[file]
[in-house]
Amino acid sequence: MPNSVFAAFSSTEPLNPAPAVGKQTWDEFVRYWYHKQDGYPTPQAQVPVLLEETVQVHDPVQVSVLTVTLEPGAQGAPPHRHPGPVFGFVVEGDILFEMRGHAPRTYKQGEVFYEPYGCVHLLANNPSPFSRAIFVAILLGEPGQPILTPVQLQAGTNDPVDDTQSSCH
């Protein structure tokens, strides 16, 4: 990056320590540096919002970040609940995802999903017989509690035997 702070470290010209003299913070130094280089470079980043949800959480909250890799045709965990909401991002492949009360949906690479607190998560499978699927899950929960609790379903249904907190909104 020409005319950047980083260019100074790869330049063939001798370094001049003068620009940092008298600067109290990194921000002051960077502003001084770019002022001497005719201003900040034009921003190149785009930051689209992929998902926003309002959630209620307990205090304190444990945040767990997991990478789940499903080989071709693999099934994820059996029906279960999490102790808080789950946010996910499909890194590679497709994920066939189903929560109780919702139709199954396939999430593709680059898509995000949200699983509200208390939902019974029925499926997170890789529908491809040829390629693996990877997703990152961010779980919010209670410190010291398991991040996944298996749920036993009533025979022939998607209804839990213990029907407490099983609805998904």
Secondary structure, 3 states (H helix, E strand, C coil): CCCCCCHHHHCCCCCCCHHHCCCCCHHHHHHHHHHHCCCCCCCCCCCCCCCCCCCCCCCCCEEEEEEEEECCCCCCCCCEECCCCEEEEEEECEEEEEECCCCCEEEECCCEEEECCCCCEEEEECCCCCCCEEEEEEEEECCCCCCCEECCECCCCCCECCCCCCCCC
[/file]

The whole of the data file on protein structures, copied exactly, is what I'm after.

[in-house]
Amino acid sequence: MPNSVFAAFSSTEPLNPAPAVGKQTWDEFVRYWYHKQDGYPTPQAQVPVLLEETVQVHDPVQVSVLTVTLEPGAQGAPPHRHPGPVFGFVVEGDILFEMRGHAPRTYKQGEVFYEPYGCVHLLANNPSPFSRAIFVAILLGEPGQPILTPVQLQAGTNDPVDDTQSSCH
């Protein structure tokens, strides 16, 4: 990056320590540096919002970040609940995802999903017989509690035997 702070470290010209003299913070130094280089470079980043949800959480909250890799045709965990909401991002492949009360949906690479607190998560499978699927899950929960609790379903249904907190909104 020409005319950047980083260019100074790869330049063939001798370094001049003068620009940092008298600067109290990194921000002051960077502003001084770019002022001497005719201003900040034009921003190149785009930051689209992929998902926003309002959630209620307990205090304190444990945040767990997991990478789940499903080989071709693999099934994820059996029906279960999490102790808080789950946010996910499909890194590679497709994920066939189903929560109780919702139709199954396939999430593709680059898509995000949200699983509200208390939902019974029925499926997170890789529908491809040829390629693996990877997703990152961010779980919010209670410190010291398991991040996944298996749920036993009533025979022939998607209804839990213990029907407490099983609805998904």
Secondary structure, 3 states (H helix, E strand, C coil): CCCCCCHHHHCCCCCCCHHHCCCCCHHHHHHHHHHHCCCCCCCCCCCCCCCCCCCCCCCCCEEEEEEEEECCCCCCCCCEECCCCEEEEEEECEEEEEECCCCCEEEECCCEEEECCCCCEEEEECCCCCCCEEEEEEEEECCCCCCCEECCECCCCCCECCCCCCCCC